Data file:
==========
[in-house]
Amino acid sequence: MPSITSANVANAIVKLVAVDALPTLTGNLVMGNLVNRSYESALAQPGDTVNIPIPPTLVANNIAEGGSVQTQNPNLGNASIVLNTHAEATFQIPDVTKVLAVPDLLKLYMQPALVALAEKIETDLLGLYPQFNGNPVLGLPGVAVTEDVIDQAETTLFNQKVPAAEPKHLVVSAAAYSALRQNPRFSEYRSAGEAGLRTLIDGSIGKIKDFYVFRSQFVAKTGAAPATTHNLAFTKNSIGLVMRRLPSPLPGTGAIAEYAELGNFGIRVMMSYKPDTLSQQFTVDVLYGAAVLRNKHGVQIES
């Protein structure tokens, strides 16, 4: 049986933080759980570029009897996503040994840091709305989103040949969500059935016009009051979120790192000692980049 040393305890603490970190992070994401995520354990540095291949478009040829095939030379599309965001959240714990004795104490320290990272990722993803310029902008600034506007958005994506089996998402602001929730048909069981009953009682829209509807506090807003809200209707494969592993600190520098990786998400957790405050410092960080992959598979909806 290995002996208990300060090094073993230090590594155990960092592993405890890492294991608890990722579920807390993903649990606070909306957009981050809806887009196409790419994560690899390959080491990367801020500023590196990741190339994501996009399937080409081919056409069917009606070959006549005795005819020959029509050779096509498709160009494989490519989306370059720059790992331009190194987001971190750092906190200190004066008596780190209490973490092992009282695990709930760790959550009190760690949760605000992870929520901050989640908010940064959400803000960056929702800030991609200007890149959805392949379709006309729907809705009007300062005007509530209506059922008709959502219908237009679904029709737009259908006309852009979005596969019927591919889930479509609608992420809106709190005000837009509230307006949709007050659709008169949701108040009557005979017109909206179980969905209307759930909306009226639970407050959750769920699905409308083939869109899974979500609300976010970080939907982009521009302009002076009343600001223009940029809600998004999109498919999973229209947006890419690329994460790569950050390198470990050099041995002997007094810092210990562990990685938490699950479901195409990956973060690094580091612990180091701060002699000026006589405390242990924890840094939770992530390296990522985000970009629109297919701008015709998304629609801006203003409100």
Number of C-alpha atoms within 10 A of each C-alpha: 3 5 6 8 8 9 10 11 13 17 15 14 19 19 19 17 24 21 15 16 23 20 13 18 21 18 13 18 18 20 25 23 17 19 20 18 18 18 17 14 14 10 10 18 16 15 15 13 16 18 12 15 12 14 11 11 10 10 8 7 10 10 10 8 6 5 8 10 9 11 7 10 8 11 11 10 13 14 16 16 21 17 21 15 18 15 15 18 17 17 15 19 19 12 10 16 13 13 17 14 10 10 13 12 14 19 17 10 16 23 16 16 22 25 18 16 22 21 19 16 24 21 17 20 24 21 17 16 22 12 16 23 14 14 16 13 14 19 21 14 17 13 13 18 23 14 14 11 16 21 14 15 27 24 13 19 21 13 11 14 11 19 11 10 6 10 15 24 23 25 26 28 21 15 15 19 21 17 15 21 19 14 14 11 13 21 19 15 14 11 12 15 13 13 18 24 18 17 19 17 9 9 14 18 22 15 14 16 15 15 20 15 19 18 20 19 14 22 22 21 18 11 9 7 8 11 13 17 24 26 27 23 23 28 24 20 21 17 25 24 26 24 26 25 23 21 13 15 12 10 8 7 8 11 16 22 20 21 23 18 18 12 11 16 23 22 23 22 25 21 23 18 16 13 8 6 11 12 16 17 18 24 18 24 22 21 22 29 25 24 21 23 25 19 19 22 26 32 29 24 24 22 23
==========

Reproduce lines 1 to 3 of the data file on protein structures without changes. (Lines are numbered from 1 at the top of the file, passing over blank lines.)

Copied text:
[in-house]
Amino acid sequence: MPSITSANVANAIVKLVAVDALPTLTGNLVMGNLVNRSYESALAQPGDTVNIPIPPTLVANNIAEGGSVQTQNPNLGNASIVLNTHAEATFQIPDVTKVLAVPDLLKLYMQPALVALAEKIETDLLGLYPQFNGNPVLGLPGVAVTEDVIDQAETTLFNQKVPAAEPKHLVVSAAAYSALRQNPRFSEYRSAGEAGLRTLIDGSIGKIKDFYVFRSQFVAKTGAAPATTHNLAFTKNSIGLVMRRLPSPLPGTGAIAEYAELGNFGIRVMMSYKPDTLSQQFTVDVLYGAAVLRNKHGVQIES
């Protein structure tokens, strides 16, 4: 049986933080759980570029009897996503040994840091709305989103040949969500059935016009009051979120790192000692980049 040393305890603490970190992070994401995520354990540095291949478009040829095939030379599309965001959240714990004795104490320290990272990722993803310029902008600034506007958005994506089996998402602001929730048909069981009953009682829209509807506090807003809200209707494969592993600190520098990786998400957790405050410092960080992959598979909806 290995002996208990300060090094073993230090590594155990960092592993405890890492294991608890990722579920807390993903649990606070909306957009981050809806887009196409790419994560690899390959080491990367801020500023590196990741190339994501996009399937080409081919056409069917009606070959006549005795005819020959029509050779096509498709160009494989490519989306370059720059790992331009190194987001971190750092906190200190004066008596780190209490973490092992009282695990709930760790959550009190760690949760605000992870929520901050989640908010940064959400803000960056929702800030991609200007890149959805392949379709006309729907809705009007300062005007509530209506059922008709959502219908237009679904029709737009259908006309852009979005596969019927591919889930479509609608992420809106709190005000837009509230307006949709007050659709008169949701108040009557005979017109909206179980969905209307759930909306009226639970407050959750769920699905409308083939869109899974979500609300976010970080939907982009521009302009002076009343600001223009940029809600998004999109498919999973229209947006890419690329994460790569950050390198470990050099041995002997007094810092210990562990990685938490699950479901195409990956973060690094580091612990180091701060002699000026006589405390242990924890840094939770992530390296990522985000970009629109297919701008015709998304629609801006203003409100």